II. Main Tasks for 2010
This is a crucial year for continuing to deal with the global financial crisis, maintaining steady and rapid economic development, and accelerating the transformation of the pattern of economic development. It is also an important year for achieving all the targets of the Eleventh Five-Year Plan and laying a solid foundation for development on the basis of the Twelfth Five-Year Plan.
Although this year's development environment may be better than last year's, we still face a very complex situation. Some positive changes and negative influences are growing while others are diminishing. Short-term and long-term problems are interwoven, domestic and international factors mutually affect each other, and the dilemmas facing economic and social development are increasing. Internationally, the global economy will hopefully turn around. International financial markets are stabilizing, and the overall trend toward increased economic globalization has not changed. Considerable changes and adjustments in the world economic structure will bring new development opportunities. At the same time, many destabilizing factors and uncertainties remain in our external environment. The foundation for global economic recovery remains weak; financial risks have not been completely eliminated; individual countries face difficult choices in phasing out their stimulus policies; larger fluctuations may occur in the prices of major commodities and exchange rates among the major currencies; trade protectionism is clearly reasserting itself; and global problems such as climate change, food security and energy and resource supplies remain complex. Domestically, our country is still in an important period of strategic opportunities. The foundation for economic turnaround is becoming stronger, market confidence has increased, the policy we adopted to boost domestic demand and improve people's wellbeing continues to show results, and enterprises are constantly becoming more competitive and better able to adapt to market changes. Nevertheless, there are still some serious problems affecting economic and social development. There is insufficient internal impetus driving economic growth; our independent innovation capability is not strong; there is still considerable excess production capacity in some industries and it is becoming more difficult to restructure them; while the pressure on employment is constantly growing overall, there is a structural shortage of labor; the foundation for keeping agricultural production and farmers' incomes growing steadily is weak; latent risks in the banking and public finance sectors are increasing; and major problems in the areas of healthcare, education, housing, income distribution and public administration urgently require solutions. We must make a comprehensive and correct judgment of the situation, and we must not interpret the economic turnaround as a fundamental improvement in the economic situation. We need to strengthen our awareness of potential dangers, make full use of favorable conditions and positive factors, strive to resolve problems, make even more thorough preparations to deal with risks and challenges of all kinds, and firmly keep the initiative in our work.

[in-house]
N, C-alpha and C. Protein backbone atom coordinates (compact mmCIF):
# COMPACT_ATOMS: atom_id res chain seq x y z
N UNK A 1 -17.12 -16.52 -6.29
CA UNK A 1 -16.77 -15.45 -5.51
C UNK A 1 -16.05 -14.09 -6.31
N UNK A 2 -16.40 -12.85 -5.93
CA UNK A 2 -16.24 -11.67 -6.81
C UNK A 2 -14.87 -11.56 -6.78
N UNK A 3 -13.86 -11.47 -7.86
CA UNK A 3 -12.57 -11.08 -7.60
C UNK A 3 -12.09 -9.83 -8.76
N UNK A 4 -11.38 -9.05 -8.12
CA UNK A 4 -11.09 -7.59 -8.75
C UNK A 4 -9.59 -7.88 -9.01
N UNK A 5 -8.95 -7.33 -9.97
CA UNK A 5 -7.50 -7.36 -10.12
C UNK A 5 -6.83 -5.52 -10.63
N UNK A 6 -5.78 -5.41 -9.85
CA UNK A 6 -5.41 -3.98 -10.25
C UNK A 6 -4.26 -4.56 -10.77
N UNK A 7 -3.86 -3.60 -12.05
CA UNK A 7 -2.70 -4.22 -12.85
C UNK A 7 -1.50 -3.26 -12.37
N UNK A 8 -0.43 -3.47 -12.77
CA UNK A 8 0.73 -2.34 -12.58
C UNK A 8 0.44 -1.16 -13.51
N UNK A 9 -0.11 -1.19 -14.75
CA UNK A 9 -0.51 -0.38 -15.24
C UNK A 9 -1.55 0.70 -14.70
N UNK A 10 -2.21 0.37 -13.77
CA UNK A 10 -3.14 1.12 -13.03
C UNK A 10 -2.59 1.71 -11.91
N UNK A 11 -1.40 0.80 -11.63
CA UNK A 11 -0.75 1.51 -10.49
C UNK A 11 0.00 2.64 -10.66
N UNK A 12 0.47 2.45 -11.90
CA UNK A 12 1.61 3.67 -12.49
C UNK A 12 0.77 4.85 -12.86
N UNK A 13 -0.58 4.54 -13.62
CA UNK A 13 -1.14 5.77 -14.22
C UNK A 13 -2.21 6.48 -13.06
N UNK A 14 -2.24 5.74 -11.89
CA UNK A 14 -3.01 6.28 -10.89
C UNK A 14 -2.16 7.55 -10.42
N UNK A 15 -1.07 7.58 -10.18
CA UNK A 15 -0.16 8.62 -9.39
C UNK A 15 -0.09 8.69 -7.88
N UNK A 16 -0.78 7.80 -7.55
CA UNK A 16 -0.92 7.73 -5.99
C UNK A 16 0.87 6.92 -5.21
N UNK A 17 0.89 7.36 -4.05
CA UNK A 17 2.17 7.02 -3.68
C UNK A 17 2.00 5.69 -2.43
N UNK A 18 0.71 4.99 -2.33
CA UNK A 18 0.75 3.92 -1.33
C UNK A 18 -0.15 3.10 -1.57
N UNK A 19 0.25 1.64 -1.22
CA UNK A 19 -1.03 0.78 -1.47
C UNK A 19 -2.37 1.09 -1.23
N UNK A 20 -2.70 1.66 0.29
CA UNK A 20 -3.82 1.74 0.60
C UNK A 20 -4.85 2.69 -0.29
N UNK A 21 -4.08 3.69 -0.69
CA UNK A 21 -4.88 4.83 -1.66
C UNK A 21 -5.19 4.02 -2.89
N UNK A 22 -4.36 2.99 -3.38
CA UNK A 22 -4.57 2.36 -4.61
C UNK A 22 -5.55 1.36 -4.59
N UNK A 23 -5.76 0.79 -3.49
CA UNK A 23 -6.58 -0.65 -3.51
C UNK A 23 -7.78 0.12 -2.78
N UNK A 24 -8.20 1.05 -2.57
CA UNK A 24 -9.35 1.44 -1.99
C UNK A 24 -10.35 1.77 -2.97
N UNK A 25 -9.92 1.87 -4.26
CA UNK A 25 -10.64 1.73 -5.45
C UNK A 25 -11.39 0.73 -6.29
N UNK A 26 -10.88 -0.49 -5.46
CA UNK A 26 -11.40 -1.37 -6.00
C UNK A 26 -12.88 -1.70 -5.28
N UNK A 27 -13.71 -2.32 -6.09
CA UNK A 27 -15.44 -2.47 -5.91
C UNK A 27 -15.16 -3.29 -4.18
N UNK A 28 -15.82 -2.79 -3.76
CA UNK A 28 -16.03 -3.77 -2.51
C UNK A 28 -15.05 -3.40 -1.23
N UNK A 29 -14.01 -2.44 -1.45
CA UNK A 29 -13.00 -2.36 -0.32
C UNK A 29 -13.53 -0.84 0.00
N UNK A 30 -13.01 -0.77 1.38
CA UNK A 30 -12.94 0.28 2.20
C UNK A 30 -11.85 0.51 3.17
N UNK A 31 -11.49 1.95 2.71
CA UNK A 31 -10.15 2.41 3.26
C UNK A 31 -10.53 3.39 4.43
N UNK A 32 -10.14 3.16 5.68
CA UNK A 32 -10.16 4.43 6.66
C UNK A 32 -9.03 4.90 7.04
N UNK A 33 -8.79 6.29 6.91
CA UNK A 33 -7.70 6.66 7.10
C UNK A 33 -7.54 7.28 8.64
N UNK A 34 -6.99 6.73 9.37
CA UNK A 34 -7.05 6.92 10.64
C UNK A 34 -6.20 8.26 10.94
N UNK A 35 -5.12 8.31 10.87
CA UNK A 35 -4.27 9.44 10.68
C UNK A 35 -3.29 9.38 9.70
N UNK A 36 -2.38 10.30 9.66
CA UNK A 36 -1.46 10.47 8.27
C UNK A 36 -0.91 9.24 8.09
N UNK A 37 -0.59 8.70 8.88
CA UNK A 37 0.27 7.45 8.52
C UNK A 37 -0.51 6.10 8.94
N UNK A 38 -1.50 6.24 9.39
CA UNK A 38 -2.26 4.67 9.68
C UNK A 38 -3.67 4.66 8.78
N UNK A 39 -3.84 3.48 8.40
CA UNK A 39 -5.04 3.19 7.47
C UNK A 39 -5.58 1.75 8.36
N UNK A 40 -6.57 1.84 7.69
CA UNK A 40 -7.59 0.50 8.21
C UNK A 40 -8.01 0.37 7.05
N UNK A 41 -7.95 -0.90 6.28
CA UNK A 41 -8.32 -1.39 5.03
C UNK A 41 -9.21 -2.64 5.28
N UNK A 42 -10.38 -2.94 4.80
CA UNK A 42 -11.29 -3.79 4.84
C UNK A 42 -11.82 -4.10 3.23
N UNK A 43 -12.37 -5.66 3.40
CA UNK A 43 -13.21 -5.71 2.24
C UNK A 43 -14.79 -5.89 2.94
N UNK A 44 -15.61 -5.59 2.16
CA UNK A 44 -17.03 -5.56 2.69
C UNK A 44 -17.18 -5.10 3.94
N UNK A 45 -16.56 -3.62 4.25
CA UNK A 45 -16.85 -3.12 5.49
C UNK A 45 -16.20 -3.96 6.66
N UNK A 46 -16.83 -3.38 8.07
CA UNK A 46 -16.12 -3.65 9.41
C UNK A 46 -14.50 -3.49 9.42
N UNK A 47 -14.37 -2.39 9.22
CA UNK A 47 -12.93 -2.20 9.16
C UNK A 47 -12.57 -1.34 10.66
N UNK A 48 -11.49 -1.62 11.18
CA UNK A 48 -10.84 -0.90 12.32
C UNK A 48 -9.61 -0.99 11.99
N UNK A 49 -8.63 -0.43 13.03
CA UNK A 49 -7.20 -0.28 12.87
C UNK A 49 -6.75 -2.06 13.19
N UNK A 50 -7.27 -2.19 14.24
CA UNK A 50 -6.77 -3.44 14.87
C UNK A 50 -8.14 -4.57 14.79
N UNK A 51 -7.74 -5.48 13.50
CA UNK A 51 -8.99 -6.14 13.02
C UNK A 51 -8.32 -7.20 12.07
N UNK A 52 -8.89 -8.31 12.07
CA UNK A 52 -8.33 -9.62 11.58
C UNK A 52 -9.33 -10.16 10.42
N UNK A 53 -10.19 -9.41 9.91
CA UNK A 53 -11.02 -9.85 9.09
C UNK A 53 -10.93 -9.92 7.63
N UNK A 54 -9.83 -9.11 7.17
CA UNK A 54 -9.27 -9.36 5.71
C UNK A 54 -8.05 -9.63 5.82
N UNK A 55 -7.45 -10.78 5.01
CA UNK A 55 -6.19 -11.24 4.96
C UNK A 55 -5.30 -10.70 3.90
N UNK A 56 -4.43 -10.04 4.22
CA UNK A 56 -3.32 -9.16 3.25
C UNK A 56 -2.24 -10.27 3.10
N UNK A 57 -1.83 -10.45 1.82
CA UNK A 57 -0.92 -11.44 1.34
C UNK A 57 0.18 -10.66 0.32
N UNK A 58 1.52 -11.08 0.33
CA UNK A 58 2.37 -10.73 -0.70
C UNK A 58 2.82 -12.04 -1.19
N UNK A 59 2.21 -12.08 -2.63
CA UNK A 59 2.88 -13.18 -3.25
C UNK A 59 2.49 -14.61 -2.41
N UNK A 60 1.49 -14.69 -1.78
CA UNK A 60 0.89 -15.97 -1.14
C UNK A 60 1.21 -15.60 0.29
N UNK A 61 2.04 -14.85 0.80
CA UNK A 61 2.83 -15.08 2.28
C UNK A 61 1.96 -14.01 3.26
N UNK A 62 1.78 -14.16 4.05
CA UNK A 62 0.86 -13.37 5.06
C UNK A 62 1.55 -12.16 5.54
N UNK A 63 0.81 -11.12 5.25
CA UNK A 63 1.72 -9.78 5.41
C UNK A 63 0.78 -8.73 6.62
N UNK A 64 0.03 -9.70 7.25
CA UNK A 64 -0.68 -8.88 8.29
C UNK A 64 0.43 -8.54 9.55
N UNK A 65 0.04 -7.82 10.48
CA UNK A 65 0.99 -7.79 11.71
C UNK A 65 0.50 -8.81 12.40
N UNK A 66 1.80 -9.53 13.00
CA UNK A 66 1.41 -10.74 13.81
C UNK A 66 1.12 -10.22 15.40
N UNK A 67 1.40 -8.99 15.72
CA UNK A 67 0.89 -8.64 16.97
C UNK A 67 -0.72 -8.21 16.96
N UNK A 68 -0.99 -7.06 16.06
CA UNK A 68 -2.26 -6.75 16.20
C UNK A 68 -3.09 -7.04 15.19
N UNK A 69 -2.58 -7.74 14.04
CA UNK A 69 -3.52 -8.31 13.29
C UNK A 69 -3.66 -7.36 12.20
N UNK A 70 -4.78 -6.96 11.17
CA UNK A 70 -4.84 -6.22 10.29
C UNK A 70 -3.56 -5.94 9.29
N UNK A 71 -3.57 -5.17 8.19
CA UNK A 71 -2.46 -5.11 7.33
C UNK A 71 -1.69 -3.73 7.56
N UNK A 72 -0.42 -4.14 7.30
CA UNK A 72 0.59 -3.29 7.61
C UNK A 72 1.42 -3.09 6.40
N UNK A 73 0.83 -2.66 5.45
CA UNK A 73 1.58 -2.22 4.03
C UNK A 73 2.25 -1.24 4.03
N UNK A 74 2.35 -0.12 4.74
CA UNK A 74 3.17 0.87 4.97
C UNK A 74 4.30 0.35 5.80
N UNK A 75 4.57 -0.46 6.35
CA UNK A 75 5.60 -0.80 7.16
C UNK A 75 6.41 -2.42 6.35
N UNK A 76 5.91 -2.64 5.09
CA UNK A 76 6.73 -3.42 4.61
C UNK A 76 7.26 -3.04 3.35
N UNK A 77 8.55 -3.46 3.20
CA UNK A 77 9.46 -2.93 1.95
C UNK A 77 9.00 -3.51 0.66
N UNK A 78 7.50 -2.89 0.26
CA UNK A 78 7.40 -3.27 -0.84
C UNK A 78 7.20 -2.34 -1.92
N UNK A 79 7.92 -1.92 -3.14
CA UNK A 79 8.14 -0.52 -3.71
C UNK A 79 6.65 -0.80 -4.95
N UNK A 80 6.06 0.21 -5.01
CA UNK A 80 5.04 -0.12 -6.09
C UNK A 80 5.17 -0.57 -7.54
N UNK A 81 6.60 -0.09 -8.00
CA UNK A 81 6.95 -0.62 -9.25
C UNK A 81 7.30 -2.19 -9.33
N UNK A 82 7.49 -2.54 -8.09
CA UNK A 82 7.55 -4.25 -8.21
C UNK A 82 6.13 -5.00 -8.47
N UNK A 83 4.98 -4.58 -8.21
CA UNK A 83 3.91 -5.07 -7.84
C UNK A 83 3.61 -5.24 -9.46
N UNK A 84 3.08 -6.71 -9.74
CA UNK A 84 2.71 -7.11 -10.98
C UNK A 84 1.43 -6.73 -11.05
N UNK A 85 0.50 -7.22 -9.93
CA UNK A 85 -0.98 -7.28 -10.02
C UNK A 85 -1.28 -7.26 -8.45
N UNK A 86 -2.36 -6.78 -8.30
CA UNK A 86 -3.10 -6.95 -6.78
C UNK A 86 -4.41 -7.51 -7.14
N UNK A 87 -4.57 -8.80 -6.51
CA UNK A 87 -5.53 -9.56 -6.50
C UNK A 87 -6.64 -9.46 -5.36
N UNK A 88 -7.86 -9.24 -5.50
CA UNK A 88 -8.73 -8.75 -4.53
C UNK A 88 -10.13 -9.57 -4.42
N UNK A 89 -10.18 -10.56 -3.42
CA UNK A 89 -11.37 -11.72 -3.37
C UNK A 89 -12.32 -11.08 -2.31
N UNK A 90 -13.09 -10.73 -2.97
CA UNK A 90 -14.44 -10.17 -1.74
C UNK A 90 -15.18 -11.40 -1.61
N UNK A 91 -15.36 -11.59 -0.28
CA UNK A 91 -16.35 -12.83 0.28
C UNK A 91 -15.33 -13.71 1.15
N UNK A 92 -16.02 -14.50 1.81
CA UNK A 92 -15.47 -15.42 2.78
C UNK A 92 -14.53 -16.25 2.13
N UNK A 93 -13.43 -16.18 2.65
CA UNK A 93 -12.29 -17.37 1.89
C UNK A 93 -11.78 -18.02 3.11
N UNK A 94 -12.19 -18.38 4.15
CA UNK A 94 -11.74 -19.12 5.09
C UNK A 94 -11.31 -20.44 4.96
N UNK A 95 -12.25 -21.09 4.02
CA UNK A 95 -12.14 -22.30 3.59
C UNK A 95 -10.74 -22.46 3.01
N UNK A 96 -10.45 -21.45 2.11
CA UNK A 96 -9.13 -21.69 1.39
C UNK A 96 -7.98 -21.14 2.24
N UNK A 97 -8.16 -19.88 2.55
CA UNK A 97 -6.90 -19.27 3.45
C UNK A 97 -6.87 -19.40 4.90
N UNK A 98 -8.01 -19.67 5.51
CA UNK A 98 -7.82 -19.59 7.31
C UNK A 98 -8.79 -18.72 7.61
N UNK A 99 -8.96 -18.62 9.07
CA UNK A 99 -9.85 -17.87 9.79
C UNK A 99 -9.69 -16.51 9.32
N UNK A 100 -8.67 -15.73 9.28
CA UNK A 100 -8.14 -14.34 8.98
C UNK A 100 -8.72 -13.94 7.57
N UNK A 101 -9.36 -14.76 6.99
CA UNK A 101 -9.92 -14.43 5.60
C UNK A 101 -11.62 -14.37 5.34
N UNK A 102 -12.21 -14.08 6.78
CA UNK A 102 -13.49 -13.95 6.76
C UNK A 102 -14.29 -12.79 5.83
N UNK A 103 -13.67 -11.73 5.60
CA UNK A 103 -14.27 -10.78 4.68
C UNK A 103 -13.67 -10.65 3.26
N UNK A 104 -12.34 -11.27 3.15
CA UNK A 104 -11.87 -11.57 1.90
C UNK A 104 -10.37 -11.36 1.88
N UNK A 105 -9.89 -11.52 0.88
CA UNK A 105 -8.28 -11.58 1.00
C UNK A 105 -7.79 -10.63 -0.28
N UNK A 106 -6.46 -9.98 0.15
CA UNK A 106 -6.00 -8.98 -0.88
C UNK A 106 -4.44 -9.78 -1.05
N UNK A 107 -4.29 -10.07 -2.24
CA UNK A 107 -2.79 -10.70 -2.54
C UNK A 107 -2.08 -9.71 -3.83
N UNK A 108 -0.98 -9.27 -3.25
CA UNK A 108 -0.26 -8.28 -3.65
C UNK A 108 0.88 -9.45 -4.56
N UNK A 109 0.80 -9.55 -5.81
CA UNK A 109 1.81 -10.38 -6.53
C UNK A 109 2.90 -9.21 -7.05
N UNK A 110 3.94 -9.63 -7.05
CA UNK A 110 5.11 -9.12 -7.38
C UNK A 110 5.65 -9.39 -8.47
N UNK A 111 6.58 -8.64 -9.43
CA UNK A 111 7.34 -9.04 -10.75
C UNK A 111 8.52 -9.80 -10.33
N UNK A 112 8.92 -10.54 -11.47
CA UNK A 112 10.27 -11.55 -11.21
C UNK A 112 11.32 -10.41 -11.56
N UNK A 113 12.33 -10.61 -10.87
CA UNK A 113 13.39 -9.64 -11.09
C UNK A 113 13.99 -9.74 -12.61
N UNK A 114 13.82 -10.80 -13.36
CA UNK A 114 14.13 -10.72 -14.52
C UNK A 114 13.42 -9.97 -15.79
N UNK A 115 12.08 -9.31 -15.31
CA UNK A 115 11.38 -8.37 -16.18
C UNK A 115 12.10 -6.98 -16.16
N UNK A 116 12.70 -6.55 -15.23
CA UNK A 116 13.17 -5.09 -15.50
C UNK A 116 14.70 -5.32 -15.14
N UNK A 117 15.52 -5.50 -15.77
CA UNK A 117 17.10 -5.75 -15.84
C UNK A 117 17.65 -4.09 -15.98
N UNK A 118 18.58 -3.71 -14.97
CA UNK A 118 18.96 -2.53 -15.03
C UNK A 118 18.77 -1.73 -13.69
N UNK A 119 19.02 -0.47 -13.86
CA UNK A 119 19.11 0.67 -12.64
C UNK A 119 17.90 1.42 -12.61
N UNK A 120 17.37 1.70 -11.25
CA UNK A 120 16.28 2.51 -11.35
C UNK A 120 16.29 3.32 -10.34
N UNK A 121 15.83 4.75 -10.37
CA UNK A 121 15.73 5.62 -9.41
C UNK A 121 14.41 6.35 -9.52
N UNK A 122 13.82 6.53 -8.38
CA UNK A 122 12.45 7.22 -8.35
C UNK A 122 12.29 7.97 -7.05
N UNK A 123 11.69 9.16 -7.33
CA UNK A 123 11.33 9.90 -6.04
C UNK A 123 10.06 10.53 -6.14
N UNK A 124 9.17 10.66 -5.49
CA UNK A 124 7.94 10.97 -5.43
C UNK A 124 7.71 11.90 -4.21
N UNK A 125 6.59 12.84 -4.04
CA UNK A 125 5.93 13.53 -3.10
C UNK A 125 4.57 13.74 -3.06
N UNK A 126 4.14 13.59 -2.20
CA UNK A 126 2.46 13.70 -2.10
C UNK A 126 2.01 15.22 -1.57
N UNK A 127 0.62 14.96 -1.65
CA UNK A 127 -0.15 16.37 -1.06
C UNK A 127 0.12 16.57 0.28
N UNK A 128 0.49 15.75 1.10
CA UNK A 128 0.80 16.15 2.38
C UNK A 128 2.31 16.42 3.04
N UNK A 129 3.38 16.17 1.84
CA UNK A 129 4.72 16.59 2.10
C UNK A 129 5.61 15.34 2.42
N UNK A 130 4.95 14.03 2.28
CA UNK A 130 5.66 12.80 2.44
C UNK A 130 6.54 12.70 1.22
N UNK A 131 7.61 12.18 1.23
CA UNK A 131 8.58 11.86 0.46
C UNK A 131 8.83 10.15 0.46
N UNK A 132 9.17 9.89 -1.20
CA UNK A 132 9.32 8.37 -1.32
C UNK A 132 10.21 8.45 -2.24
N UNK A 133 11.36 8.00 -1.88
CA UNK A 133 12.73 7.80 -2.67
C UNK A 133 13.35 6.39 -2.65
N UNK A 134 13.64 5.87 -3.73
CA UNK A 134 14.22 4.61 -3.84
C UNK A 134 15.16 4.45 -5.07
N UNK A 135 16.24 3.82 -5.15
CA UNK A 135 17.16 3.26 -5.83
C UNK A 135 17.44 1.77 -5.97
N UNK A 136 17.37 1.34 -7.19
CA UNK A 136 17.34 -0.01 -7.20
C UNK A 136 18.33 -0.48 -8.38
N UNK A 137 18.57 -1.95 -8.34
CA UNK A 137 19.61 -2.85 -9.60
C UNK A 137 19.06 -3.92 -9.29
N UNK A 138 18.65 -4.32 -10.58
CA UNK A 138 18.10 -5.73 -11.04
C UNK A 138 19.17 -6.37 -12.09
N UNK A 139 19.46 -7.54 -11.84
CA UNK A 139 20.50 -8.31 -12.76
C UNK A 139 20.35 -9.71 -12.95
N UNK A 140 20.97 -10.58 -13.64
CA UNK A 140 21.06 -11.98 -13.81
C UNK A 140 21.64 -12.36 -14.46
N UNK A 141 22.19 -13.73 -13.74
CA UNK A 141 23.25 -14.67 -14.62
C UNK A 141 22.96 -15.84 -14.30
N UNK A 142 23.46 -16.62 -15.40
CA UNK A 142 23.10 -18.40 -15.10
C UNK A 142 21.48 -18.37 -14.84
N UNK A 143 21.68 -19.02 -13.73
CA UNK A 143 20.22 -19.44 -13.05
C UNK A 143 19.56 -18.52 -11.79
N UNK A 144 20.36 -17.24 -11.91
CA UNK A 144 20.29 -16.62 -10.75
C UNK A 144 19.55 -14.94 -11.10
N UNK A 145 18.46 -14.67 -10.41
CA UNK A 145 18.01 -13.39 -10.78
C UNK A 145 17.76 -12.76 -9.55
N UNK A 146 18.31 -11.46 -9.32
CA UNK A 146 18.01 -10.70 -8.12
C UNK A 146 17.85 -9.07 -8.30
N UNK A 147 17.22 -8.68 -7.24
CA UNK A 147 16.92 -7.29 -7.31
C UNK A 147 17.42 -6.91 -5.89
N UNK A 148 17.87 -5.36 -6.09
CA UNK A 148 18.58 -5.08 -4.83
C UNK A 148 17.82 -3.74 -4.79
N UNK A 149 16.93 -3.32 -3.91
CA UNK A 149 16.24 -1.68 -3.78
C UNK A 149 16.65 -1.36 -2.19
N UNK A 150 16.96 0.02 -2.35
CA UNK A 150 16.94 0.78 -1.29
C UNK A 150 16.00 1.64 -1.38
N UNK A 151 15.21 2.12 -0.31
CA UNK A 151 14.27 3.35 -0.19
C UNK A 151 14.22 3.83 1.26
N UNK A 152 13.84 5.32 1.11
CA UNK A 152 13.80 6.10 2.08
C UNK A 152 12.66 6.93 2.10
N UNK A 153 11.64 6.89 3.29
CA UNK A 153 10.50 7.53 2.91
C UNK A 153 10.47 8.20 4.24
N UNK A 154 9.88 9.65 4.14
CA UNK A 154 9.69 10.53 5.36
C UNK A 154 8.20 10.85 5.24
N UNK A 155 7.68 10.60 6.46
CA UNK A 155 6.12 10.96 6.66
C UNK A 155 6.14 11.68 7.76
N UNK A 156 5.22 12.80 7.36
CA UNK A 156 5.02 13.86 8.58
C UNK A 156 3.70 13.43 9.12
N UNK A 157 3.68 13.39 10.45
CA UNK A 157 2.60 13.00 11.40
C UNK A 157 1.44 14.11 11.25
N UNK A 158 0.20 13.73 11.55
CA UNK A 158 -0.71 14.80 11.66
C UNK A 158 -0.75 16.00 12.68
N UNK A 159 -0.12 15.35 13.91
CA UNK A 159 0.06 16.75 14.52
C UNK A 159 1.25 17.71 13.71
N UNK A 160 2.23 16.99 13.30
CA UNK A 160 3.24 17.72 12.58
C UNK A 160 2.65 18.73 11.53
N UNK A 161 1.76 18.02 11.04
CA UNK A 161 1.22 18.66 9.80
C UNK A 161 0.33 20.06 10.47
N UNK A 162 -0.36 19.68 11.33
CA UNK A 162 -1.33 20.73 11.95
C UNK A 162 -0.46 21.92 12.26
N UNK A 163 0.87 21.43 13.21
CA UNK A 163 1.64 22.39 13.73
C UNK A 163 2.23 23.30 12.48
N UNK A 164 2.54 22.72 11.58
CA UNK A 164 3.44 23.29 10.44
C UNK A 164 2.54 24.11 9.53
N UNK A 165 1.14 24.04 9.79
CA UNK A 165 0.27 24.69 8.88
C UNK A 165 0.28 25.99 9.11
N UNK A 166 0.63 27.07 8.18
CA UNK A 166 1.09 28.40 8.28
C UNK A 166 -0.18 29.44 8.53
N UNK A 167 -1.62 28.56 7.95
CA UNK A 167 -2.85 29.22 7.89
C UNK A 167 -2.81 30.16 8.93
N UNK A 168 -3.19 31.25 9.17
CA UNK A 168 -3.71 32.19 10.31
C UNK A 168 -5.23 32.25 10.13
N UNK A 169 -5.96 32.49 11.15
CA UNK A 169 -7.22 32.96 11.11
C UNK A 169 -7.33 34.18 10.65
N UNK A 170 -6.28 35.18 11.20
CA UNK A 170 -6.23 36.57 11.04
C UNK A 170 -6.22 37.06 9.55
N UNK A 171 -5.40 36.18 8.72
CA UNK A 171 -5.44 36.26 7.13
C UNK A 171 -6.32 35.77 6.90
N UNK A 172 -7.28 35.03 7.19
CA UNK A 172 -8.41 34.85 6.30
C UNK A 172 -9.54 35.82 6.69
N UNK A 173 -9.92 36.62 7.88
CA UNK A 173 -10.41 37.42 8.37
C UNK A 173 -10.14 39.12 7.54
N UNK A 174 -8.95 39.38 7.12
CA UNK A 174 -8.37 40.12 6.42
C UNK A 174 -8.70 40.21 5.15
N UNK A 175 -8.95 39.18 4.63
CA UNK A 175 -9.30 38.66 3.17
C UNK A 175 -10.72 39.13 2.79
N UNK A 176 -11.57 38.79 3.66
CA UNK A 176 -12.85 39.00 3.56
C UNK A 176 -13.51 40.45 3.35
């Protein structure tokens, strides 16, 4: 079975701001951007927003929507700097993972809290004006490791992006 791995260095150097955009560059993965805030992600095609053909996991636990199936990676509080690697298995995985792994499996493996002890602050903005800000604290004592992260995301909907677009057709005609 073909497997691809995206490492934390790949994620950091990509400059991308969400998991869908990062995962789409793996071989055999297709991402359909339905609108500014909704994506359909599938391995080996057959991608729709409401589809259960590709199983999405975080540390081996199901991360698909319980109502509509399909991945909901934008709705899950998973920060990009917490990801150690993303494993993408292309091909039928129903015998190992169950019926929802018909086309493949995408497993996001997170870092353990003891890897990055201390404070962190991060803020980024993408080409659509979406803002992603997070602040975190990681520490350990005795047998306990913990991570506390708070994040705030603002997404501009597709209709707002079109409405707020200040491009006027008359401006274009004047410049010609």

To do a good job of our government work this year, we need to conscientiously implement the guiding principles of the Seventeenth National Party Congress and the third and fourth plenary sessions of the Seventeenth Central Committee; take Deng Xiaoping Theory and the important thought of Three Represents as our guide; thoroughly implement the Scientific Outlook on Development; strive to apply macro-control appropriately and maintain steady and rapid economic development; work hard to accelerate economic restructuring and the transformation of the pattern of economic development; press ahead with reform and opening up and with independent innovation; strive to improve people's wellbeing and to promote social harmony and stability; make headway with our efforts to encourage socialist economic, political, cultural, social, and ecological development; pick up the pace of building a moderately prosperous society in all respects; and work hard to achieve sound, rapid economic and social development.
This year the main targets we have set for economic and social development are: increasing GDP by approximately 8%, creating jobs for more than 9 million people entering the urban workforce, keeping the urban registered unemployment rate no higher than 4.6%, holding the rise in consumer prices to around 3%, and improving the balance of payments. Here I would like to stress that in targeting a GDP increase of around 8%, we are emphasizing sound development, and we need to guide all sectors to focus on transforming the pattern of economic development and restructuring the economy in their work. By targeting an increase in consumer prices of around 3%, we are giving full consideration to the carry-over effects of last year's price changes, the reverberations caused by price changes for major international commodities, the continued impact of increases in domestic supplies of money and credit, and consumers' ability to bear price increases, while also leaving room for reform in resource and environment taxes and fees and in the pricing of resource products.
This year we will focus on the following eight areas.